Sunday, November 29, 2009

What was old is new again: aprons

My grandmother wore aprons. So did my mother. Most of them were pretty basic. My paternal grandmother made one out of a kitchen towel that was practical and very cute. My maternal grandmother crocheted a cute little apron that was not meant to be anything more than decorative. Women used what they had at hand- here's a pattern from 1950 for an apron out of bandanas. Different, huh?

But I didn’t wear aprons at home - they seemed so Donna Reed, so 1950's or 60's – at least not until I got tired of ruined clothes from spattering spaghetti sauce and hot oil, flour and frosting from decorating Christmas cookies, and cherry juice from pitting cherries! Today an apron is one of my kitchen staples.

Aprons have been a part of kitchens and workshops for centuries. People in the past had far fewer clothes than we do today, and protecting their clothes was important. It’s much easier to wash a soiled apron than an entire dress. The blacksmith wore a leather apron to protect against flying sparks from his forge,

and the cooks wore wool aprons over their cotton dresses to guard against sparks from the kitchen fire.

Workmen and shopkeepers wore aprons to protect their clothing from stains. The Workwoman’s Guide, published in 1838, included an illustration and directions for a 'Pantry Apron' (figure 15) for the male servants to wear when trimming lamps, cleaning shoes and knives; and a 'Gentleman’s Workshop Apron' (figure 16) for a carpenter to use when turning wood on a lathe or using tools. Pockets were added for the odd tool or rags.

Aprons could be attractive as well as serviceable. They weren’t always white (white gets spotted and grimy so quickly). An apron could be made from the skirt of a worn out dress, or a piece of fabric left from a larger project. Half aprons and pinafores were common in every kitchen. There were also specialized aprons for knitting or sewing with special pockets to hold your yarn or sewing tools.

In the 1970s and more recently, barbecue aprons became a staple of suburban backyard culture – usually something for Dad to wear while turning the steaks.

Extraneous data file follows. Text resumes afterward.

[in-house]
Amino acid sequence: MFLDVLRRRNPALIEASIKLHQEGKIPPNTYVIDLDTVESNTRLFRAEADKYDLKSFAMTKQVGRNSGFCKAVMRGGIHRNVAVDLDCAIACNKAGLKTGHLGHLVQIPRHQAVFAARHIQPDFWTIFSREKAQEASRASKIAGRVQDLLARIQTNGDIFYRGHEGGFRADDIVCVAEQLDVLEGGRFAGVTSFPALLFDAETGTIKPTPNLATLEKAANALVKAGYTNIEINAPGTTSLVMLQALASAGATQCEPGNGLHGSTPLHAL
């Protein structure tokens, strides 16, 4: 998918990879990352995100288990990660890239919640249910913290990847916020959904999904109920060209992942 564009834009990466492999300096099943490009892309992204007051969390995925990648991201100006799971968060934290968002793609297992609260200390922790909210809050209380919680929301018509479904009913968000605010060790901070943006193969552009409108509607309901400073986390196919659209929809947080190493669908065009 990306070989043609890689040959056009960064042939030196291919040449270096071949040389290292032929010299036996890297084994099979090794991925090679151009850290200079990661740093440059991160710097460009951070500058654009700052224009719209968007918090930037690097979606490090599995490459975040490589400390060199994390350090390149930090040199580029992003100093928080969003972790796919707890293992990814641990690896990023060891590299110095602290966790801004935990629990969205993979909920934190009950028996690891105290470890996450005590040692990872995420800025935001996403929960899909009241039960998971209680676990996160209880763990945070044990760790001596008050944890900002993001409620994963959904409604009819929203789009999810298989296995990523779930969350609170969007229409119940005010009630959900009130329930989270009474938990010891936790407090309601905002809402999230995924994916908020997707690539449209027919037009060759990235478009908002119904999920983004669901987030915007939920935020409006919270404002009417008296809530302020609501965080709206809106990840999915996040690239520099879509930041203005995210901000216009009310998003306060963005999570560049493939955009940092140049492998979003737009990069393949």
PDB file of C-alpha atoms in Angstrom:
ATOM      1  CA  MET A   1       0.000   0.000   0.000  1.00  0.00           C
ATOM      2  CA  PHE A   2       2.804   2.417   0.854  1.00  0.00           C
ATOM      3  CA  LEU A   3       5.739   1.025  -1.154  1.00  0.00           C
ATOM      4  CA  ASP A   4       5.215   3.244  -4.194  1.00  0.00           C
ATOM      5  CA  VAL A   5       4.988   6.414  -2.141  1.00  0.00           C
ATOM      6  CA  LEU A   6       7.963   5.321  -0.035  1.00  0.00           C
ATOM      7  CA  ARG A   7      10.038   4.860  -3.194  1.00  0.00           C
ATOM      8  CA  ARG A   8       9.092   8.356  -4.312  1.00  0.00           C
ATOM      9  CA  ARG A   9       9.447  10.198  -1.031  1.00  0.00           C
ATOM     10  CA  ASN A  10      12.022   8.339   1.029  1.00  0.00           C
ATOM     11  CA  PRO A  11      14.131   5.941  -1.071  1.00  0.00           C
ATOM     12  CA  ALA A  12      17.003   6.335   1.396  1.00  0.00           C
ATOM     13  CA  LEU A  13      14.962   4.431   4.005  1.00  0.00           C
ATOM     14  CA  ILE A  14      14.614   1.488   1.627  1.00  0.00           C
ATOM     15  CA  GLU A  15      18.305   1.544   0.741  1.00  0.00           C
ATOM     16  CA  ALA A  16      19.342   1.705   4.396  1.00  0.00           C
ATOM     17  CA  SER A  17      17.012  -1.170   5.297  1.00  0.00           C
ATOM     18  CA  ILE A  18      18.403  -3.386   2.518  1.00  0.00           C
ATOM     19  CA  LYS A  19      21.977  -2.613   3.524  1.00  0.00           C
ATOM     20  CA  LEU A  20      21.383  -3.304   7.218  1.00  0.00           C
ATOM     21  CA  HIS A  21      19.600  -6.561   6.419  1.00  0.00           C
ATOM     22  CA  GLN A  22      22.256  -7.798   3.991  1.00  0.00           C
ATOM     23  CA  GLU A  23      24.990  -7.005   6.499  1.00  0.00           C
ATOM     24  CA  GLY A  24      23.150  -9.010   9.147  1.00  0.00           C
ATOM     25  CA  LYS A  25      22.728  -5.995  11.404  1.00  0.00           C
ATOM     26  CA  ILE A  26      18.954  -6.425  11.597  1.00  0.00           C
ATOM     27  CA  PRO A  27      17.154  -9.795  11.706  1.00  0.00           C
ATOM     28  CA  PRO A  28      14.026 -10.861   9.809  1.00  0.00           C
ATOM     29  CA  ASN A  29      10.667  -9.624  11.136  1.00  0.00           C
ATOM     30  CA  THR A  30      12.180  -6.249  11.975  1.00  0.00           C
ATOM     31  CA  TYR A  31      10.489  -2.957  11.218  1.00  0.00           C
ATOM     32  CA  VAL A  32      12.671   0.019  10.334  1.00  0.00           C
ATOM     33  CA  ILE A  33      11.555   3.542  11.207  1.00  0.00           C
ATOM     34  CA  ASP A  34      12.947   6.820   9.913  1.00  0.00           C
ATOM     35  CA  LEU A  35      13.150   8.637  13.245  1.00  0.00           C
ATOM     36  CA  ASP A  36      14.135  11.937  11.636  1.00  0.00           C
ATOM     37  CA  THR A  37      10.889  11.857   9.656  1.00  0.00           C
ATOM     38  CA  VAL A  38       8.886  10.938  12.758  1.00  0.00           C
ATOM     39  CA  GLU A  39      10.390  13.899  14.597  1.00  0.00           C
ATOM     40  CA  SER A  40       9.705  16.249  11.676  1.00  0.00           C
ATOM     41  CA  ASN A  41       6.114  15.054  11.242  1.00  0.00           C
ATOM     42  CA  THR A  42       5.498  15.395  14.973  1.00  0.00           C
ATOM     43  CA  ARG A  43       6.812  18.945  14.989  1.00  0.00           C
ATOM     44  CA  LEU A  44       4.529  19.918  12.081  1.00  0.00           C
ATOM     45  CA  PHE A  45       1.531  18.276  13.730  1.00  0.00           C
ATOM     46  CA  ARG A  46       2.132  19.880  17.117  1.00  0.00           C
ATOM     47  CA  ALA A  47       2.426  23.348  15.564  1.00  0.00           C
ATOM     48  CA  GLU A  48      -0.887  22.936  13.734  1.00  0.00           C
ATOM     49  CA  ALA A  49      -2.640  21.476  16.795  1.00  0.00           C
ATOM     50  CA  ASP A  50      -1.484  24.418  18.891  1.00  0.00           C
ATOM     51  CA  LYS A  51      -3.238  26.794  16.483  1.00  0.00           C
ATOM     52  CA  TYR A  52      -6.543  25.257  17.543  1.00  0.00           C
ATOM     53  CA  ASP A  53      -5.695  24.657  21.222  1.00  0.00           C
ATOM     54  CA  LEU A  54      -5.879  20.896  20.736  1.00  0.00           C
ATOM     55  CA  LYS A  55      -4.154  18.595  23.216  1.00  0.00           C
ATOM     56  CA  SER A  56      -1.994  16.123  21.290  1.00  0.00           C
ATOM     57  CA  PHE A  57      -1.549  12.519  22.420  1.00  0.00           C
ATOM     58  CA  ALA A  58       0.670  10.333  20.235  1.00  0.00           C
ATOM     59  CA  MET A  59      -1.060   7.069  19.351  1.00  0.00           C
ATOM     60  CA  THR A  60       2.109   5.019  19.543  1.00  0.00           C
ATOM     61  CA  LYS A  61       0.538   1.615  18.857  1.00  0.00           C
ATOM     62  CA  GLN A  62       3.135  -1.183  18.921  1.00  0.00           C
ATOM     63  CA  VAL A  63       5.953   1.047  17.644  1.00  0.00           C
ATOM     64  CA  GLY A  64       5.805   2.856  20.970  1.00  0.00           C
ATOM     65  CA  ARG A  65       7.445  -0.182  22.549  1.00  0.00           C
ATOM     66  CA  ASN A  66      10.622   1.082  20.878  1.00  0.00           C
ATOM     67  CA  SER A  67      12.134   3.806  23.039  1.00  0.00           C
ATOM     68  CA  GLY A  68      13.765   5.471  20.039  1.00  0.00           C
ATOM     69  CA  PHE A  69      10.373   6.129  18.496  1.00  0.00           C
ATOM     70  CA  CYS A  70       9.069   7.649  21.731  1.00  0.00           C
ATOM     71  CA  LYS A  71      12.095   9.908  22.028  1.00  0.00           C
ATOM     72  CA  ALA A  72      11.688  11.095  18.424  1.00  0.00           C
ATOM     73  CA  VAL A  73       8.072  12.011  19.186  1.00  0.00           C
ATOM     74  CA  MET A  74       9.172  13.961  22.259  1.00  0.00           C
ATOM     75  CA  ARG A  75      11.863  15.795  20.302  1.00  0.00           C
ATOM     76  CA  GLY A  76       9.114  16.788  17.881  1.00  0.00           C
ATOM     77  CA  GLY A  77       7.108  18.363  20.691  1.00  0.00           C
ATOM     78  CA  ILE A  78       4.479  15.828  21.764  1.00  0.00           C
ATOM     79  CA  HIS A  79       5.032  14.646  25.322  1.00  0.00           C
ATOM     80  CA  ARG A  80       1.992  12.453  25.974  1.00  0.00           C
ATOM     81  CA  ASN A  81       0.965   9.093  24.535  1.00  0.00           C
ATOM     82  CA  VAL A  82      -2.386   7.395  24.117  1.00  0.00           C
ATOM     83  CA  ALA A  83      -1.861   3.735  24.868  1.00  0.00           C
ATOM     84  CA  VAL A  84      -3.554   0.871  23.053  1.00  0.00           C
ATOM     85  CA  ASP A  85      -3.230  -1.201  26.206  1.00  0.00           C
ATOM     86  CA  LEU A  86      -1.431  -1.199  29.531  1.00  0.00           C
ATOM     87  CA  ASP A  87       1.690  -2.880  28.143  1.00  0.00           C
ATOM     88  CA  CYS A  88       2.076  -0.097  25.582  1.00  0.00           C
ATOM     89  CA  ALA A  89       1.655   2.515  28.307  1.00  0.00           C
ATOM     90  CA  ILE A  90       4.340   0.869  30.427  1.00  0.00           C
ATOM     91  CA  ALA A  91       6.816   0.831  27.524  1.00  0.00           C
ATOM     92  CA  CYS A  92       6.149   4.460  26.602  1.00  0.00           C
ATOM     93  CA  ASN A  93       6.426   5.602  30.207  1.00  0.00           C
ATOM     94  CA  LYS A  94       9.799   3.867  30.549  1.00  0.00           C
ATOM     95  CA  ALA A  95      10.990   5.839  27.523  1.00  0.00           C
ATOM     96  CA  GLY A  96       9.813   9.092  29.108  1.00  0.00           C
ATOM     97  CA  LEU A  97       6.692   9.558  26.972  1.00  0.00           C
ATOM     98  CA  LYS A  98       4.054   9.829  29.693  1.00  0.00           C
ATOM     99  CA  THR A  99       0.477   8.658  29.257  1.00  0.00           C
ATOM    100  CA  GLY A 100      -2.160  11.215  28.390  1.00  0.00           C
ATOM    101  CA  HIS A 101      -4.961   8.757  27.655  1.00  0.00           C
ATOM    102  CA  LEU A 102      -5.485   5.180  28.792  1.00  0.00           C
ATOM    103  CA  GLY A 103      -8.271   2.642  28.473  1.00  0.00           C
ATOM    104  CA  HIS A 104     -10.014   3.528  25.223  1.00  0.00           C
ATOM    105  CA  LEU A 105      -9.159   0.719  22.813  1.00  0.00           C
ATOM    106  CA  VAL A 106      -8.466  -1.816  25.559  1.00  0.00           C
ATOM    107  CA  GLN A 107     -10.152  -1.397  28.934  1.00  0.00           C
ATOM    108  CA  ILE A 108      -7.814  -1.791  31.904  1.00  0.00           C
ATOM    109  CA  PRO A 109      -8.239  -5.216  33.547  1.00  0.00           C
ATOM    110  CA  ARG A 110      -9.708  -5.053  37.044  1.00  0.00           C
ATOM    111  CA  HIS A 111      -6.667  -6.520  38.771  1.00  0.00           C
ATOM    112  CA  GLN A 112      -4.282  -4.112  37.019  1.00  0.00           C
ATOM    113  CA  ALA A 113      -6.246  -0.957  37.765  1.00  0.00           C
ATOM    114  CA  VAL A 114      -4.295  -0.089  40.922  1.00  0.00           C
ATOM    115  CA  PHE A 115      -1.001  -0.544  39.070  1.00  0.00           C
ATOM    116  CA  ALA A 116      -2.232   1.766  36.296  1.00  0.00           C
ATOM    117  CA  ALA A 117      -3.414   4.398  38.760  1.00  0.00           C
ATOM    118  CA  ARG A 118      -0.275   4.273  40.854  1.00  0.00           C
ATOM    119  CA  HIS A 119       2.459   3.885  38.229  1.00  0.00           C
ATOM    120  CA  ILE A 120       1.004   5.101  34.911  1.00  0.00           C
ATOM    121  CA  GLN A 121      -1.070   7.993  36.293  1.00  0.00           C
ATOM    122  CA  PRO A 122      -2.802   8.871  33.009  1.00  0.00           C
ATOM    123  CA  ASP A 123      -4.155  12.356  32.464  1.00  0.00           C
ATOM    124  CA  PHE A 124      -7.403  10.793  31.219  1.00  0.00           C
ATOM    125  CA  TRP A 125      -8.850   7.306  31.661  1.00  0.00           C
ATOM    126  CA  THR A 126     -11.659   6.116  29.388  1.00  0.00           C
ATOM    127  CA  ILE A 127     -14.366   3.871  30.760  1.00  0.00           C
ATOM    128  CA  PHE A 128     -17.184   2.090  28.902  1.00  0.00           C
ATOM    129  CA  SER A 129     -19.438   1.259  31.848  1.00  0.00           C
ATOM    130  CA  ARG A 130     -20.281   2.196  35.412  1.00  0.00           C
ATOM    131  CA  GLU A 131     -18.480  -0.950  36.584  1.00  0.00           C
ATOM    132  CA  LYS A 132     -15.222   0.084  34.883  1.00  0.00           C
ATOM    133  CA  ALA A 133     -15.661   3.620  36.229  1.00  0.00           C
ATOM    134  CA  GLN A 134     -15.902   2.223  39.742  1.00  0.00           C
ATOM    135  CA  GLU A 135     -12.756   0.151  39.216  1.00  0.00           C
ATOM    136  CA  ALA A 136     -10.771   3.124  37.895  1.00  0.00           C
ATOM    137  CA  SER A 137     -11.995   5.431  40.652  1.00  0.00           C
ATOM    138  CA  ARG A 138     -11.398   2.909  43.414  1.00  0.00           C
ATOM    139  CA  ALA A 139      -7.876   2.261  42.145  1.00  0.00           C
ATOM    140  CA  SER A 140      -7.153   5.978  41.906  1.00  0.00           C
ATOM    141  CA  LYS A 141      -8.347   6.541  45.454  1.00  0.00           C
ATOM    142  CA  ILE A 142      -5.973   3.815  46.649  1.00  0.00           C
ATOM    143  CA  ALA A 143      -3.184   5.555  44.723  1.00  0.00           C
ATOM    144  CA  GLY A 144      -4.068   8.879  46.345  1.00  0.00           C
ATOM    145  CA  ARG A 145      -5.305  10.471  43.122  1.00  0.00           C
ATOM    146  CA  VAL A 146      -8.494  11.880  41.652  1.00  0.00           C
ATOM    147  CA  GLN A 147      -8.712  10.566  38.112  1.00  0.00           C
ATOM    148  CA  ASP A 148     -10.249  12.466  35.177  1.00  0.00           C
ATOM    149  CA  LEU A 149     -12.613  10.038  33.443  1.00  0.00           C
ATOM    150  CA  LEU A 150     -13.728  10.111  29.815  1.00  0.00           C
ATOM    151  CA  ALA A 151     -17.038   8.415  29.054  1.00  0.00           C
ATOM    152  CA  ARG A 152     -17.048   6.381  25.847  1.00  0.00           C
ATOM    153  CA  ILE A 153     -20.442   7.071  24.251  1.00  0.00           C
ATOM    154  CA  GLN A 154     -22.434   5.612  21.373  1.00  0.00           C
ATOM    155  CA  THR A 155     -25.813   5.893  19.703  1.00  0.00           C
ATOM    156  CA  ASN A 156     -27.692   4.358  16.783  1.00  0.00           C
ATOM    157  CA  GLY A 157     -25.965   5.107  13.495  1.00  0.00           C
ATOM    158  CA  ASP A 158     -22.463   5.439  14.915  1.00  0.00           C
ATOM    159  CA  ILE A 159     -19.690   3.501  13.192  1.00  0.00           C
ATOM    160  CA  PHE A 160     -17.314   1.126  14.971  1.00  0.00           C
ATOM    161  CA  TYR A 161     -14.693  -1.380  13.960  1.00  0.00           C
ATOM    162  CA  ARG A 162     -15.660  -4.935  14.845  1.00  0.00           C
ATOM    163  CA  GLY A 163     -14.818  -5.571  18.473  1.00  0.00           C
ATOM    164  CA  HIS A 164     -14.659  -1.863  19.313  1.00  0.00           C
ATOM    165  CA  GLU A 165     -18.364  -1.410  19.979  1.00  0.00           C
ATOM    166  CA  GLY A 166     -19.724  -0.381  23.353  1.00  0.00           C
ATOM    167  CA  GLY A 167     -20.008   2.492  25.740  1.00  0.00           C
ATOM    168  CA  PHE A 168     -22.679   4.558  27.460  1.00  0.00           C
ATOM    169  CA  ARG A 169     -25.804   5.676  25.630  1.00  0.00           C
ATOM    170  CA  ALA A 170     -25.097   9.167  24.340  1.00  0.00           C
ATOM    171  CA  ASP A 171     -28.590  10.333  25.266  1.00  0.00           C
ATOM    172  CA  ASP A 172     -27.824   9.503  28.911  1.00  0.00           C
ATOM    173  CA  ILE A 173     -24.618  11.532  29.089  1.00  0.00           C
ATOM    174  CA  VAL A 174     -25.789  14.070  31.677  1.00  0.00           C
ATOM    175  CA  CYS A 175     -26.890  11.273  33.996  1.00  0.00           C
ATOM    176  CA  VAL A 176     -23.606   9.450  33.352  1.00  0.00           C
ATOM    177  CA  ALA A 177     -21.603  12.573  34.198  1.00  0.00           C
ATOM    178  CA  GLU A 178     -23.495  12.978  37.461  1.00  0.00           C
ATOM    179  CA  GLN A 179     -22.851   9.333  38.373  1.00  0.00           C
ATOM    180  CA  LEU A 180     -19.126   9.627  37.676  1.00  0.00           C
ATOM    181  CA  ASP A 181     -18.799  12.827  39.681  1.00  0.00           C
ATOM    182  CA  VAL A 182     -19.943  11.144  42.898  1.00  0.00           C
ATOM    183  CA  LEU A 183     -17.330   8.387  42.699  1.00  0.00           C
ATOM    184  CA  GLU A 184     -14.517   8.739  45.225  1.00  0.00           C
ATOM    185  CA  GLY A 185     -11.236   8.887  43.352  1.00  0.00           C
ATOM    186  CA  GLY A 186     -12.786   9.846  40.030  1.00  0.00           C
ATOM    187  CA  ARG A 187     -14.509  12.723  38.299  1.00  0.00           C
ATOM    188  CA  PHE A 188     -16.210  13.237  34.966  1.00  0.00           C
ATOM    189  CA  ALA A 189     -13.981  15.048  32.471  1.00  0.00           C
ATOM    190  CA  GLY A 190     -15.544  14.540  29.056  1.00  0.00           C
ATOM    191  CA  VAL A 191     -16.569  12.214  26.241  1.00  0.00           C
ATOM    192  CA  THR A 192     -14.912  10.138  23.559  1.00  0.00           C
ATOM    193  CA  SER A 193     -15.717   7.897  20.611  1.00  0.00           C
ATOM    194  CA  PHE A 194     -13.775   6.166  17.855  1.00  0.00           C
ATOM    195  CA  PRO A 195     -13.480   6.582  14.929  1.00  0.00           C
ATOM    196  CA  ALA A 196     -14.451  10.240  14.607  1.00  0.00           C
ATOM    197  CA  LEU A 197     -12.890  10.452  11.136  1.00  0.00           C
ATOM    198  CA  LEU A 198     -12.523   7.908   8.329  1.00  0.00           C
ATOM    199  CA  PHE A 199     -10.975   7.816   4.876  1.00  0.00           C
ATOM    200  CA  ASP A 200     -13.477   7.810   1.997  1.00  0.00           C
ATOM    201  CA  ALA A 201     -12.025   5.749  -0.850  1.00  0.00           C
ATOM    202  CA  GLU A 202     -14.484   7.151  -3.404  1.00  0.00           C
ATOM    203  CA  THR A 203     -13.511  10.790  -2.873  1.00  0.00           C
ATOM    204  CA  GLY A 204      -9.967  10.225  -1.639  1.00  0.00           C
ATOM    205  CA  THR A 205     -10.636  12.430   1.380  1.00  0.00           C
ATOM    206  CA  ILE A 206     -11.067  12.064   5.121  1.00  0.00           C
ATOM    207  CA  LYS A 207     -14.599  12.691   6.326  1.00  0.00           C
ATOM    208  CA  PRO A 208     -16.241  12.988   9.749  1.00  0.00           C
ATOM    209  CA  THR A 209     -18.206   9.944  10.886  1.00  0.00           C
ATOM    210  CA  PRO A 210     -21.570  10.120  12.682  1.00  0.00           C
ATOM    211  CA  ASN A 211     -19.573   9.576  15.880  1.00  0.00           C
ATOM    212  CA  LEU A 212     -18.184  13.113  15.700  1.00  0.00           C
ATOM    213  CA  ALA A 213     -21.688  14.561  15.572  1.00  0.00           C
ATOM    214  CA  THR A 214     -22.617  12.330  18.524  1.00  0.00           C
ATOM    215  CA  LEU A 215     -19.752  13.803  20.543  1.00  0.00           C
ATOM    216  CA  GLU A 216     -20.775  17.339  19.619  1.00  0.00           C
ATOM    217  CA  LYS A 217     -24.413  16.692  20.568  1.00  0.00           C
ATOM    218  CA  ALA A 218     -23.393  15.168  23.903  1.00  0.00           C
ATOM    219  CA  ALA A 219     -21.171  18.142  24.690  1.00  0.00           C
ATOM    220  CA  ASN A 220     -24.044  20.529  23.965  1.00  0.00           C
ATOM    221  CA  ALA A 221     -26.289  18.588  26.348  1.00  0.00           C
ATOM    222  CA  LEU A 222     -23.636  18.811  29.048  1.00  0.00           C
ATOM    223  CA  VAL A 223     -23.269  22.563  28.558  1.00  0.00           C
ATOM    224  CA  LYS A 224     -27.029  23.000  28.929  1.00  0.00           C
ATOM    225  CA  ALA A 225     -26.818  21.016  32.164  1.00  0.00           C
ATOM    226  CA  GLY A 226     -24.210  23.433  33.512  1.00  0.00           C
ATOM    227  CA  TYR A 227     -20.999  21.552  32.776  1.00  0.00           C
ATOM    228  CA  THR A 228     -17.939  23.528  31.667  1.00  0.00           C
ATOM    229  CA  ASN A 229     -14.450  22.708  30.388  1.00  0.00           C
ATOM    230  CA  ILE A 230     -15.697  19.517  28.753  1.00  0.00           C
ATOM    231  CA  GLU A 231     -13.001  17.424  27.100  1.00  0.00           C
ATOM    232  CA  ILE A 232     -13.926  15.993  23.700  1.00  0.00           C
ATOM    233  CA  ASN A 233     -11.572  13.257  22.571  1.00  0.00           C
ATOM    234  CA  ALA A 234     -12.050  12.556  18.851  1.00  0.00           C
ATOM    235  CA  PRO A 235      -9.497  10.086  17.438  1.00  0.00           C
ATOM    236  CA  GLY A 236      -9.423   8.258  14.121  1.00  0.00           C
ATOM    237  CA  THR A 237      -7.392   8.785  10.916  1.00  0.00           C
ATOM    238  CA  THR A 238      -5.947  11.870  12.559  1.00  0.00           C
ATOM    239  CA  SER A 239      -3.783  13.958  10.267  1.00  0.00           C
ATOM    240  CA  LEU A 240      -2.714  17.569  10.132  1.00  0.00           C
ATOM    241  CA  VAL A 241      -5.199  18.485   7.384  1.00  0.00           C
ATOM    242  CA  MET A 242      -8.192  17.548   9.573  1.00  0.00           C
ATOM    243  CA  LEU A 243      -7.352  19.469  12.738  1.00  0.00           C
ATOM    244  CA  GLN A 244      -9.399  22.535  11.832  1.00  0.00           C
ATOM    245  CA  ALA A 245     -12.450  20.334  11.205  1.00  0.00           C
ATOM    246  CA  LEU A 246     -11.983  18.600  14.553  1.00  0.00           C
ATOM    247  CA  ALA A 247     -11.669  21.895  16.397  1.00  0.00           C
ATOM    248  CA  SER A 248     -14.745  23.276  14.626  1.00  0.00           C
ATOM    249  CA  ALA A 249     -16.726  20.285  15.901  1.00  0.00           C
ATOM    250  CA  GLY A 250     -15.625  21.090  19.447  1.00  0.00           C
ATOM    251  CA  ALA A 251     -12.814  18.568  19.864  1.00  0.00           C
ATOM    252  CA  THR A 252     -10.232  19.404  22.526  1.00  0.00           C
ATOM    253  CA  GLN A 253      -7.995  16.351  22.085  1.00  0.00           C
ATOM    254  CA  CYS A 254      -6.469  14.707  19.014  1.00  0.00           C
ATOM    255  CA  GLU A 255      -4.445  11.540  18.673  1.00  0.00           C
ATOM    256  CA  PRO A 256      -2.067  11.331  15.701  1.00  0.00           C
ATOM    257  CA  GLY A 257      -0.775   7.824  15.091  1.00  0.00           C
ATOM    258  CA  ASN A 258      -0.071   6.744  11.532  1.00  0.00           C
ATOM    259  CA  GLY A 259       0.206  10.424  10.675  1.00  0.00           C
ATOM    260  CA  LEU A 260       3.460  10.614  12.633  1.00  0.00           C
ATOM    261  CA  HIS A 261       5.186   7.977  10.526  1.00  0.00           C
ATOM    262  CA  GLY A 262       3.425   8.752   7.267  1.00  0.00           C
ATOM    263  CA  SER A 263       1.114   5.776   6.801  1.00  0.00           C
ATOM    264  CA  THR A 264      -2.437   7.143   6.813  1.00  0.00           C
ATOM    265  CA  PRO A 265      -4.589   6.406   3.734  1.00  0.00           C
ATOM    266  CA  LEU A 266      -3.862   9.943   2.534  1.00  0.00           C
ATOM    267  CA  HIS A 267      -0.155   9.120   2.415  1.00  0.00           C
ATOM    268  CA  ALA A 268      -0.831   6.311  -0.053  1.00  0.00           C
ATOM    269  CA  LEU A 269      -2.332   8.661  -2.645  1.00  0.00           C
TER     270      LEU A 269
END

Today, aprons are retro-chic. According to an article in the September 16, 2009 Sacramento Bee, “Vintage aprons have surged in popularity as the nation becomes more interested in food, cooking and quality time amid an economic downturn.” Maybe. Or maybe people don't like spaghetti sauce on their good jeans.

Today’s aprons fulfill their original purpose – to keep your clothes clean.

[A special thank you to my fellow docents at Sutter's Fort State Historic Park for letting me take their pictures for this blog.]


Annette-DazDogz said...

Interesting apron history. I liked the pictures of old apron patterns.

Annette - Dazzling Dogz

Rhonda said...

I'm an apron fiend - I have one for each of my messy hobbies (one for ceramics, one for paint, one for woodworking, one for gardening plus extra for friends) and finally got one for cooking so I don't get grease-spots on my favorite tees when I'm making breakfast. I also just sold (in my oddartisttoo shop) a very old apron pattern for $20 - it was so old it didn't have anything printed on the tissue!

Trucdart said...

Thank you for posting this! Very fascinating read, loved the history, pictures, and current reference! You rock! I've honestly been thinking I need to get around to making one for myself after getting oil on several shirts (and paint on literally everything I own).

bluebicicletta said...

Nice post---I had never thought about the fact that aprons were even more important historically because people had fewer clothes! I love aprons---they're so fun. I wish I could find more excuses to wear aprons! Thanks for sharing!

Post a Comment